There’s a reason fusion is called the “holy grail” of energy sources. The method—which fuses two hydrogen atoms together into helium, producing energy in the process—uses a material that is virtually free, limitless, and equally distributed around the globe and produces energy with minimal environmental impact.
After twenty five years of research, scientists at the Massachusetts Institute of Technology think that they have finally cracked the code for the commercialization for nuclear fusion reactions.
Commonwealth Fusion Systems is the fruit of that research. It’s a startup building on decades of research and development that plans to harness the power of the sun to create a cleaner, stable source of energy for consumers.
The company unveiled its technology and a first $64 million in financing from investors including the Italian energy company, Eni; Breakthrough Energy Ventures, the investment consortium established by the world’s richest men and women, and The Engine, MIT’s own investment vehicle for frontier technologies.
For Bob Mumgaard, the chief executive of Commonwealth Fusion Systems, everything appears to be proceeding according to plan. on track. “CFS is on track to commercialize fusion and deliver an inherently safe, globally scalable, carbon-free, and limitless energy source,” he said in a statement.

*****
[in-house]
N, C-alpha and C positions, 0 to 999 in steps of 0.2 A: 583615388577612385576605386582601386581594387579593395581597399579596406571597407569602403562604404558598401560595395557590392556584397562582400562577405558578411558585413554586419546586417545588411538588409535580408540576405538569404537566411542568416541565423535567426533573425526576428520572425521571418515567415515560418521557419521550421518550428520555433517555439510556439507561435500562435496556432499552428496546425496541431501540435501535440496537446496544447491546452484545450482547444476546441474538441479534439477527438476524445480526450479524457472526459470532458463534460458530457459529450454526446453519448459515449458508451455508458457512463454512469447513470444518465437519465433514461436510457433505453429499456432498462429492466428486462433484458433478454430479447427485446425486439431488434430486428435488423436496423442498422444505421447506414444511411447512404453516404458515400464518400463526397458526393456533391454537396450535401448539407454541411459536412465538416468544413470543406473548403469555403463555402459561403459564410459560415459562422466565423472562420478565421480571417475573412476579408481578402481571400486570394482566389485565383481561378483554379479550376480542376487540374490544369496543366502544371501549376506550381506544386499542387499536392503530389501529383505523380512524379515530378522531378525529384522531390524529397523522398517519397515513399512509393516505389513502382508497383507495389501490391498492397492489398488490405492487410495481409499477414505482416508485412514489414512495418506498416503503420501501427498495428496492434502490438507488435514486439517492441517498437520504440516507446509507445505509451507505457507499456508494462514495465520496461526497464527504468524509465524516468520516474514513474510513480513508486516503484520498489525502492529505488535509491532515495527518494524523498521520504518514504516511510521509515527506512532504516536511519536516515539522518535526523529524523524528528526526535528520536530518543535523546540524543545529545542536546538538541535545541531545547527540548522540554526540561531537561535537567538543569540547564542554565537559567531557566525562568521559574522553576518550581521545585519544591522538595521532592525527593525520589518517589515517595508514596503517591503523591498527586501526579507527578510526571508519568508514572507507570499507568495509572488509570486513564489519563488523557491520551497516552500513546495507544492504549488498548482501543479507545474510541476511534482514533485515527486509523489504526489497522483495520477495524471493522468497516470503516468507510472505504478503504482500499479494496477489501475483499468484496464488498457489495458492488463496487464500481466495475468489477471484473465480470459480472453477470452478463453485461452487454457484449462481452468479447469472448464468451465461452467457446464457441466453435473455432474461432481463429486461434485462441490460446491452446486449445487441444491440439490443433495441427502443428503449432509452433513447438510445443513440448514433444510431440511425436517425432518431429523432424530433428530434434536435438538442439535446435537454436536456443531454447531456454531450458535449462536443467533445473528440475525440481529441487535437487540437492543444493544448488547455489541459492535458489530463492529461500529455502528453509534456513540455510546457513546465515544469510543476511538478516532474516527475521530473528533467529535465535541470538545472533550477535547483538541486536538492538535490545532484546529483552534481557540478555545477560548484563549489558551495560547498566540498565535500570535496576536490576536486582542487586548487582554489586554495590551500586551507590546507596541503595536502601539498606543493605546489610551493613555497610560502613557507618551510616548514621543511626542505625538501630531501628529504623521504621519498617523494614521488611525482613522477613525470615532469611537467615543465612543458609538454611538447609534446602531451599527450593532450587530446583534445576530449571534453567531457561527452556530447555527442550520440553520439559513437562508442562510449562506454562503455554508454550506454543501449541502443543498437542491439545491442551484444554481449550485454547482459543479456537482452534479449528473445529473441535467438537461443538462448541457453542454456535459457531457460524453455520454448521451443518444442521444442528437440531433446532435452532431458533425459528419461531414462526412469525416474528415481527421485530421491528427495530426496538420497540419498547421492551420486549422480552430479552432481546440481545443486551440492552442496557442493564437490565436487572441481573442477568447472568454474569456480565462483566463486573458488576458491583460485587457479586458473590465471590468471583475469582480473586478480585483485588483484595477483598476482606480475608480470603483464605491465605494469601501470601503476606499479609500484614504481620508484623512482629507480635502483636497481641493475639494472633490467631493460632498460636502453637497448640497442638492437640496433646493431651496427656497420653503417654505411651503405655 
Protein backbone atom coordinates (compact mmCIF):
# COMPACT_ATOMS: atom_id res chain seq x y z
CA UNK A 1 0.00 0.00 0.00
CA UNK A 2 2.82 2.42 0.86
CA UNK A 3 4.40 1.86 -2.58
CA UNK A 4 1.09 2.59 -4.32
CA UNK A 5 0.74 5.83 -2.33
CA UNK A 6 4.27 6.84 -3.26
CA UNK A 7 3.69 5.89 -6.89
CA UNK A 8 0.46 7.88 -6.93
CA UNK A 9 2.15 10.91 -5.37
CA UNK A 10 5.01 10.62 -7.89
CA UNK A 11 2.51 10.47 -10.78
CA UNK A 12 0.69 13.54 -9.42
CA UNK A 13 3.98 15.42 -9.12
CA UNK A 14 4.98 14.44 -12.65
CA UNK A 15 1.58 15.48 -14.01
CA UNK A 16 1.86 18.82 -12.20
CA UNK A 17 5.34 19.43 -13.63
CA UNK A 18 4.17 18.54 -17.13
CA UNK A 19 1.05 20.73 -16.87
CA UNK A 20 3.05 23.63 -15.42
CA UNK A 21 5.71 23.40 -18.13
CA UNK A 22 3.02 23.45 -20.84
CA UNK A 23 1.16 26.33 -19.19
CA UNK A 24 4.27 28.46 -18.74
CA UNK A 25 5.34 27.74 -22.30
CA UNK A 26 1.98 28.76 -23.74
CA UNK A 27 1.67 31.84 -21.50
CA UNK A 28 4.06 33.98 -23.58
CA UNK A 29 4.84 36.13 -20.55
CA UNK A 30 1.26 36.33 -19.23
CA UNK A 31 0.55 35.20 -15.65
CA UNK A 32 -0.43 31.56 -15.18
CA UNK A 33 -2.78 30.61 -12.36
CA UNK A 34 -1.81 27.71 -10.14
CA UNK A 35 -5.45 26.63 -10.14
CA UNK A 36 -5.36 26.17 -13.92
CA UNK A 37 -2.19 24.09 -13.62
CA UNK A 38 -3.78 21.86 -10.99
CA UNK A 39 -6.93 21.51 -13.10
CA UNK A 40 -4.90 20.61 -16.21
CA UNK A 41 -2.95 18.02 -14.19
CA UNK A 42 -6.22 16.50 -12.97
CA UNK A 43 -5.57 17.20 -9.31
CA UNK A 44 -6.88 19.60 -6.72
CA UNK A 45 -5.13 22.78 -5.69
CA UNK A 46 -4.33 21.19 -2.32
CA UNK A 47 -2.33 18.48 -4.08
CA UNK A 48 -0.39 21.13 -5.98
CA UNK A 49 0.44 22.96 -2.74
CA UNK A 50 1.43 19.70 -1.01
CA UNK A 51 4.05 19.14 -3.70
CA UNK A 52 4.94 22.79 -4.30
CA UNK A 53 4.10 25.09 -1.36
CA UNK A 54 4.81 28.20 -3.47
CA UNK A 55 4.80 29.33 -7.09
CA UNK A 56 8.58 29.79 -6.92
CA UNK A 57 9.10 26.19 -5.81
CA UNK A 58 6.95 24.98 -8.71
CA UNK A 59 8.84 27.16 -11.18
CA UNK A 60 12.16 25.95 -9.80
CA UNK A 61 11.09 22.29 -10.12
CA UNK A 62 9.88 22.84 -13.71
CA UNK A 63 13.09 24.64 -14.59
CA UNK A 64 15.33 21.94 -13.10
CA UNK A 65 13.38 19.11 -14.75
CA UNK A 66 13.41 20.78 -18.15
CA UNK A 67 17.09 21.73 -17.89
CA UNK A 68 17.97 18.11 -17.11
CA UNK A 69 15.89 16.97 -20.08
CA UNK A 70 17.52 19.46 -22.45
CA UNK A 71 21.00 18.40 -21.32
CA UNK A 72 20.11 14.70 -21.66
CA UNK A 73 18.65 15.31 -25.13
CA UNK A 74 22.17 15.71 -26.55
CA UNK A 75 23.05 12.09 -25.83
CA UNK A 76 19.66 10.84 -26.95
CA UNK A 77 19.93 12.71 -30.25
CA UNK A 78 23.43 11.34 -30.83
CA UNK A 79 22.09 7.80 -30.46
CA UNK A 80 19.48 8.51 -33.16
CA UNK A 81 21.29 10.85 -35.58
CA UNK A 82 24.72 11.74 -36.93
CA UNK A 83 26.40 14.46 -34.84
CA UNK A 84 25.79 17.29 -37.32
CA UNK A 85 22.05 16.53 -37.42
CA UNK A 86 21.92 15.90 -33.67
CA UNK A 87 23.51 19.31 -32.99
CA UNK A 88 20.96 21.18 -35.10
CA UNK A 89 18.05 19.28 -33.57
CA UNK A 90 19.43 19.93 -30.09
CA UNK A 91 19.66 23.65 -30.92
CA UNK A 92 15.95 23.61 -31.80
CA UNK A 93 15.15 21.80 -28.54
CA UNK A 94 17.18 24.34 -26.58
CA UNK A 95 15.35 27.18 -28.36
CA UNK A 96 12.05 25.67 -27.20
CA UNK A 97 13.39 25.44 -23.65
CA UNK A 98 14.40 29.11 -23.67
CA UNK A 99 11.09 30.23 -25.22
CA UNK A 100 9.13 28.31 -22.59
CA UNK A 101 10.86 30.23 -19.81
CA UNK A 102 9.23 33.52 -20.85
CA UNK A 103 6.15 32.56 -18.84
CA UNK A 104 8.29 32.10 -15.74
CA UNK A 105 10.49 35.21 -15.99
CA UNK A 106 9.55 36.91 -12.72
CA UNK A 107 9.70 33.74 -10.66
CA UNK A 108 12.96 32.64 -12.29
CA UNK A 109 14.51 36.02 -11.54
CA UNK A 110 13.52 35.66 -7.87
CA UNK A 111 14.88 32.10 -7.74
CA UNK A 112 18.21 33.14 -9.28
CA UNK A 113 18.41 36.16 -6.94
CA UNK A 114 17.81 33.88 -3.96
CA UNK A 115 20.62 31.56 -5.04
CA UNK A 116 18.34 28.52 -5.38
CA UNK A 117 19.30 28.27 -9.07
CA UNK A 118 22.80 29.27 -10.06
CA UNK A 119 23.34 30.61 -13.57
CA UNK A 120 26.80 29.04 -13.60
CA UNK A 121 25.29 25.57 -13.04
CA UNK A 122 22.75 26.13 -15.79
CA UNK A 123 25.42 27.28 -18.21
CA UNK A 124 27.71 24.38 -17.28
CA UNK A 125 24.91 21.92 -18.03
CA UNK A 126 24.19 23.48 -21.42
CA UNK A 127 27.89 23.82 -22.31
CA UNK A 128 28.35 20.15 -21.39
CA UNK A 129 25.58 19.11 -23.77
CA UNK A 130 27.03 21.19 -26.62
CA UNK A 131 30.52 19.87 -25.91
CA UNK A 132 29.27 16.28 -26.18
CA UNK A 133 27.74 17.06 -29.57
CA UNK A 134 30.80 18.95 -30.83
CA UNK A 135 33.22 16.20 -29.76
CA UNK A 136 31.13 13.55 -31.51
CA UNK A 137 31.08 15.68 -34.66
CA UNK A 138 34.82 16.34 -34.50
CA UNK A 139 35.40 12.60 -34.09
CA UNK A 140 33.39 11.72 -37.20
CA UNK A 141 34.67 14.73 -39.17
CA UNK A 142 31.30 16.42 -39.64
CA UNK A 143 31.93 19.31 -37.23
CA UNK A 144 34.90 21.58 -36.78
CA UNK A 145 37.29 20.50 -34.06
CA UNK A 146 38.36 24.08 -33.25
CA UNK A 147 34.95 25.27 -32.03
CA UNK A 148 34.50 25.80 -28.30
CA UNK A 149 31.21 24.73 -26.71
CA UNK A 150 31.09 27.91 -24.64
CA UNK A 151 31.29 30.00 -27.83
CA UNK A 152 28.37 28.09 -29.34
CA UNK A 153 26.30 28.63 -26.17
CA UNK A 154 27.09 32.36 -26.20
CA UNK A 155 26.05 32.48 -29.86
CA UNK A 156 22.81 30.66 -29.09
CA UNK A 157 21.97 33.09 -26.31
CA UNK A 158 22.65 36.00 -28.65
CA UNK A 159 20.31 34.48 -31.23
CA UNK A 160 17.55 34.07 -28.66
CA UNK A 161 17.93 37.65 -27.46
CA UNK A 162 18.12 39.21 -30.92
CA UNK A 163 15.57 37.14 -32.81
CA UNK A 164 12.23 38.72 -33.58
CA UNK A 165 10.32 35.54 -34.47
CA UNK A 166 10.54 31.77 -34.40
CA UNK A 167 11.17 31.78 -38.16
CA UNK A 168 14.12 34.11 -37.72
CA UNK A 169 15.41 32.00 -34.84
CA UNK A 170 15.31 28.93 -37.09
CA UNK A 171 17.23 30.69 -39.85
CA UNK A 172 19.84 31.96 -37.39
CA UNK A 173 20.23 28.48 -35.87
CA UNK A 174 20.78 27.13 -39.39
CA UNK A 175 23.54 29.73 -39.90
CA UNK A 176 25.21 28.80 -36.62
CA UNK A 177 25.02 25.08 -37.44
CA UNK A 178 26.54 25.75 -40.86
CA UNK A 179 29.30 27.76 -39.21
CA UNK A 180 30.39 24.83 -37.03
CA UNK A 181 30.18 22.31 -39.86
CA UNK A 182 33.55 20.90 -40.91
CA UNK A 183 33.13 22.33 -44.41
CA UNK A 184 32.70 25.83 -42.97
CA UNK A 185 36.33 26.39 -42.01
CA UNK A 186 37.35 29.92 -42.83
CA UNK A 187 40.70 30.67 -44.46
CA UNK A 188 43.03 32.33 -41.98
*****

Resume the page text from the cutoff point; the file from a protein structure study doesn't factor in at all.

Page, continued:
Commonwealth Fusion expects to have its smallest possible reactor built by 2025 thanks to the research that MIT has done on proprietary magnet technology that the company uses to confine its nuclear reaction. In fact, most of the financing will go toward construction of the full scale magnet technology Commonwealth Fusion uses to contain its reactions.
The ultimate goal is to build a fusion reactor that can generate 50 megawatts of energy either as heat or to create electricity using a steam turbine.
But it’s not just MIT. At least 10 other startups also are trying new approaches to fusion power. All of them contend that it’s no longer a tantalizingly tricky science experiment, and is becoming a matter of engineering. If even just one of these ventures can pull it off, the energy source of the future is closer than it seems.
Scientists in China have built a fusion reactor that in November became the first in the world to reach 100 million degrees Celsius. That’s nearly seven times hotter than the sun’s core and the temperature at which hydrogen atoms can begin to fuse into helium.
The achievement by China’s Institute of Plasma Physics at its Experimental Advanced Superconducting Tokamak (EAST) is a milestone on the fusion journey, and will provide valuable insights for the International Thermonuclear Experimental Reactor (ITER) project, a collaboration between the European Union, India, Japan, China, Russia, South Korea and the United States.
The most promising combination for power on Earth today is the fusion of a deuterium atom with a tritium one. The process, which requires temperatures of approximately 39 million degrees Celsius, produces 17.6 million electron volts of energy.
Deuterium is a promising ingredient because it is an isotope of hydrogen. In turn, hydrogen is a key part of water. A gallon of seawater (3.8 litres) could produce as much energy as 300 gallons (1,136 litres) of petrol.